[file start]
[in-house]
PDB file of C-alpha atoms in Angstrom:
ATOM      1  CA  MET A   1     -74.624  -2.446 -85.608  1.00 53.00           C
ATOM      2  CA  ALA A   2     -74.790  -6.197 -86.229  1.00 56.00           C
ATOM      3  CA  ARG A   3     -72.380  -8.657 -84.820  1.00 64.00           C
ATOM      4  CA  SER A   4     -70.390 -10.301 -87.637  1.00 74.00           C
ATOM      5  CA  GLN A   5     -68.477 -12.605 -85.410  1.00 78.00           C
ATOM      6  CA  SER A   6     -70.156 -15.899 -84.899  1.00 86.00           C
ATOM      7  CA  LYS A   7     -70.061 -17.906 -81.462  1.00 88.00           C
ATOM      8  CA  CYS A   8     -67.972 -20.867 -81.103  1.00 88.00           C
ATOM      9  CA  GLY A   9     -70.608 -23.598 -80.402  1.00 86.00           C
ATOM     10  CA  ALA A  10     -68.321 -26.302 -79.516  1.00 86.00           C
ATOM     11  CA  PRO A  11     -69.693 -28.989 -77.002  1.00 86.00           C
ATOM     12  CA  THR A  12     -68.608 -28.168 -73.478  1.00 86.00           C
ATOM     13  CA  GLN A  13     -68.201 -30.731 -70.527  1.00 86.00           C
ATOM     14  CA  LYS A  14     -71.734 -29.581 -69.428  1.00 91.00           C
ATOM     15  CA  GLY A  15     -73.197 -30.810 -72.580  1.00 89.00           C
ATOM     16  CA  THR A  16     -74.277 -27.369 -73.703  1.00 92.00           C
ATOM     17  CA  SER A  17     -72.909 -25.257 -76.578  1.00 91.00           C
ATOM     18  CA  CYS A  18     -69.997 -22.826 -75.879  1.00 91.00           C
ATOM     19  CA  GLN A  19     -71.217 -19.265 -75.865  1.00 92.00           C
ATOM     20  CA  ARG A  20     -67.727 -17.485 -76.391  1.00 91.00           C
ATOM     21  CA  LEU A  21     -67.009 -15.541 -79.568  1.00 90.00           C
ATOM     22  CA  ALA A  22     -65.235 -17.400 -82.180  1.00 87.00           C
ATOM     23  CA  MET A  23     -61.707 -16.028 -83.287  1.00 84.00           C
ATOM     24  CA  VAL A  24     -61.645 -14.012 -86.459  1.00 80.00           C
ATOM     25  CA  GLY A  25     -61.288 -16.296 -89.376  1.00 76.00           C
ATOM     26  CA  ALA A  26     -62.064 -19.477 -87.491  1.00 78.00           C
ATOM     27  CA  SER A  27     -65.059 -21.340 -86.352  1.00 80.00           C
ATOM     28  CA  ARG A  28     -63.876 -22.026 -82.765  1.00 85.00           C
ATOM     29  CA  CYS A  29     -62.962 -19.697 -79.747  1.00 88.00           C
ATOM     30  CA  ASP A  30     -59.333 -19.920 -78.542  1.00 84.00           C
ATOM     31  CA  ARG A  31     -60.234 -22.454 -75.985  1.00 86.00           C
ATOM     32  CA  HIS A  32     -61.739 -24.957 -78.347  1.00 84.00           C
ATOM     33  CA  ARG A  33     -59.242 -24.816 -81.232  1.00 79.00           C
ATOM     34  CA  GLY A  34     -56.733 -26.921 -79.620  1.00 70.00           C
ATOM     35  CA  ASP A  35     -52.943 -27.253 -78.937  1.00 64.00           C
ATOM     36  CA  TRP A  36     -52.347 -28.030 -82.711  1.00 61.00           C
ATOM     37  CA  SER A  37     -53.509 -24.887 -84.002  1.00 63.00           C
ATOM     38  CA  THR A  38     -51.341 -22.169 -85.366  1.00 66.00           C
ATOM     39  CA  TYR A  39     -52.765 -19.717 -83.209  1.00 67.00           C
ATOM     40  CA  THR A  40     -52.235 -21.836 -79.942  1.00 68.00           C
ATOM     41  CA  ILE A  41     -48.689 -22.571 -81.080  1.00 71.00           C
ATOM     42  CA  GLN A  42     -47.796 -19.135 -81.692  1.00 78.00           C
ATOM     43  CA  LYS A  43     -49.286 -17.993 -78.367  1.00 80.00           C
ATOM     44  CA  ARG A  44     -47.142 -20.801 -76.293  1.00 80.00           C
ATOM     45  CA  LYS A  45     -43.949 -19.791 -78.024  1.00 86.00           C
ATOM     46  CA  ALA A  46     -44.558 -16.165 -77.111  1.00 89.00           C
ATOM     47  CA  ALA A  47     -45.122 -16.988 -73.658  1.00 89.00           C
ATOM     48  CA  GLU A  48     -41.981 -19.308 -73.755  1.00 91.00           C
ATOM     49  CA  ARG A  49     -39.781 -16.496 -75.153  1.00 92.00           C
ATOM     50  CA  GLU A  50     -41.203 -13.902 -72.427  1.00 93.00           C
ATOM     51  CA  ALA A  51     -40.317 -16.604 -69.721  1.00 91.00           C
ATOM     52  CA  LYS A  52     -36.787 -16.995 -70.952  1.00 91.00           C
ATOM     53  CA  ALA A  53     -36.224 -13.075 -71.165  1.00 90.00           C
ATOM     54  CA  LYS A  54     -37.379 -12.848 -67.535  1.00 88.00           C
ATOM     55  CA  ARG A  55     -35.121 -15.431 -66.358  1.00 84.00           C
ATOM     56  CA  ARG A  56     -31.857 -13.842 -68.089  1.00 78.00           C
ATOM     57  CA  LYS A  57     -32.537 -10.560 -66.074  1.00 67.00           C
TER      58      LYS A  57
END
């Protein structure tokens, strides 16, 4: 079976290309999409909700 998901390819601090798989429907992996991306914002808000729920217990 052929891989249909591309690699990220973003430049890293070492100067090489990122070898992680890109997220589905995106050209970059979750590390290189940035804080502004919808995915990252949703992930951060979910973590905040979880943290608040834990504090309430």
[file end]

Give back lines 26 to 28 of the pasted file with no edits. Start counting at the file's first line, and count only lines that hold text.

ATOM     24  CA  VAL A  24     -61.645 -14.012 -86.459  1.00 80.00           C
ATOM     25  CA  GLY A  25     -61.288 -16.296 -89.376  1.00 76.00           C
ATOM     26  CA  ALA A  26     -62.064 -19.477 -87.491  1.00 78.00           C